For years, I identified myself by my mental illnesses. I would claim anxiety, depression and PTSD as if they were my children. I didn't openly talk about them, but I recognized them as a part of who I was.

It was just within the last six months that my mindset changed. You see, I was convinced that I would never overcome them, so acceptance was all I had left to accomplish. I so easily labeled myself a victim of something I could not control- a chemical imbalance that I drew from the deck at birth. I felt isolated and alone nearly my entire life, even though I was surrounded by incredible people who loved me. The problem was that no one knew or could understand the restlessness going on in my head- the constant stream of negative thoughts prevented me from accepting the love all my friends thought I was receiving that they were giving to me.

I tried medication and it sucked. I worked my way up to a higher dose each month, and I expected the pain to go away. It did, don't get me wrong, but accompanied by the absence of the many feelings I once had were migraines and nausea and sleepless nights. Deepened isolation, lack of focus, loss of appetite and tremors that made me feel weird and self conscious and unlike the rest of the world.

My doctor said it was normal and that the side effects would subside, but after months of my hands shaking uncontrollably I started to doubt that they really knew what was best for my body.

And I don't mean this in a bitter, negative way. Doctors help so many people, and they are trained to treat diseases through medication. It wasn't that they were knowingly giving me something that they didn't really believe would help me or something they thought would harm me. My doctor encouraged me to stick with it, throwing out statistics about the number of people it has helped and the average amount of time it takes for the human body to adjust to this type of medication. The focus on numbers and statistics overruled my intuition and my own feelings. It had been over a year, and I noticed the difference in who those drugs made me. I knew deep down it wasn't what was best for me personally.

I think it was my lack of empathy while on the drug that made me recognize I didn't want it anymore. I loved the way I could connect with and relate to people when they were hurting, and the little pills I took with a glass of water every morning robbed me of that gift. It made me feel like a more boring, vacant version of myself; as if my spirit, feelings and personality had decided to pack up and leave my body and all that was left was this physical being, simply going through the motions day to day.

And ever since those little pills, I haven't been the same as I was before taking them. I haven't given up on finding that old me, though. I work to find that person even harder, every single day.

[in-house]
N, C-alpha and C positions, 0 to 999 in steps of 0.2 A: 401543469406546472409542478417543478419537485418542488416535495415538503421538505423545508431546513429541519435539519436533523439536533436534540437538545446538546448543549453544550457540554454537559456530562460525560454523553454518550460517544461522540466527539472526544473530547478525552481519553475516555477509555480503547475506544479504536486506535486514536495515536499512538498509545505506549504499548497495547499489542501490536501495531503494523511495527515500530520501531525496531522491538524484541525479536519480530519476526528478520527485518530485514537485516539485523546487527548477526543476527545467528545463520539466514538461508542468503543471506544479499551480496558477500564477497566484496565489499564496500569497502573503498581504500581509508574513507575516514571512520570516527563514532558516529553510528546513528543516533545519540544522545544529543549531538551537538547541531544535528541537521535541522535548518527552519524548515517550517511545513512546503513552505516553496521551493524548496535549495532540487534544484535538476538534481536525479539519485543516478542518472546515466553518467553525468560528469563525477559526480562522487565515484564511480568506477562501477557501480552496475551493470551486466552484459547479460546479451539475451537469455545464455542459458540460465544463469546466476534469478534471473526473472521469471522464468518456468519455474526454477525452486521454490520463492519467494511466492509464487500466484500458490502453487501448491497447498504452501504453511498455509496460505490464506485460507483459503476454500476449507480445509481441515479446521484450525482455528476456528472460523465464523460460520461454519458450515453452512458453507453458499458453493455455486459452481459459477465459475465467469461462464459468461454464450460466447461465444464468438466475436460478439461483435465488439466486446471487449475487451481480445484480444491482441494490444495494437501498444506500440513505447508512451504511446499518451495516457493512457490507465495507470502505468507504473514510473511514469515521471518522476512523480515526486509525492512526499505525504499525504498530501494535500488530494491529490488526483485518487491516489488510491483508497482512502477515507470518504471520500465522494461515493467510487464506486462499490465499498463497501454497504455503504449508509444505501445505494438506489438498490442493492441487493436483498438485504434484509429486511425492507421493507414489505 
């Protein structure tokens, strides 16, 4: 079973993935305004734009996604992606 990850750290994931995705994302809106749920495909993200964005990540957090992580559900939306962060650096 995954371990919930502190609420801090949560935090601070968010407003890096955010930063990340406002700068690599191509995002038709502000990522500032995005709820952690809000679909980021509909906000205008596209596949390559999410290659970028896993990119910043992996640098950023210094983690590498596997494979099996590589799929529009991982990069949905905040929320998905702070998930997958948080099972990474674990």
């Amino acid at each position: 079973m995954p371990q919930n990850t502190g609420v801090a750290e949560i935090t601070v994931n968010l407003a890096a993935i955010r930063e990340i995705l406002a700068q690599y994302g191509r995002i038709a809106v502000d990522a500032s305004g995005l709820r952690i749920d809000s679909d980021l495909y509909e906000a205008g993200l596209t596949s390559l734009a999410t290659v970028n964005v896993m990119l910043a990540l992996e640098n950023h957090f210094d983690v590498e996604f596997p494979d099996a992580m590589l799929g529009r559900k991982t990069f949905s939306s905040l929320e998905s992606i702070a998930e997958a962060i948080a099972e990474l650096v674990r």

I write this because I know medication isn't for everyone. If it is working for you, don't stop. Do what helps you, but don't allow it to be your crutch. Medication of this kind is meant to be a temporary fix, not a long-term aid that you become reliant upon.

If you are struggling with a mental illness and you don't feel like medication is right for you, listen to your body. You have choices in this season of recovery. Recognizing that there is something wrong is step number one. Knowing you were not made to feel isolated, afraid and anxious every waking moment was not what God intended when He created you, but is where healing begins.

Pills and therapy are not for everyone. If you don't want a doctor to help you, you need to commit to helping yourself. You are sick, so you do need some form of medication. Now whether that is yoga twice a week, changing your diet to fuel your body with healthier, more natural energy, meditation or prayer for 20 minutes a day, or simply coming up with a regular exercise schedule that you stick to- you have the ability to choose. Take your passion and let it be your medicine. If you're a book worm, heading to a quiet space you can be alone to get lost in a book a couple times a week might be your best option. If you're an art junky, escape to the nearest art museum or make time to create yourself. Go hammocking outdoors in a pretty spot if that's your idea of serenity. Writers, write. Bakers, bake. Runners, run. Whatever feeds your soul, do that.

And most importantly, don't identify with your disease. At the end of the day, it is not who you are. It is only a small portion of what makes up all of you. You are stronger than you think, and if you have faith, you have everything you need to beat this. I'm on your side.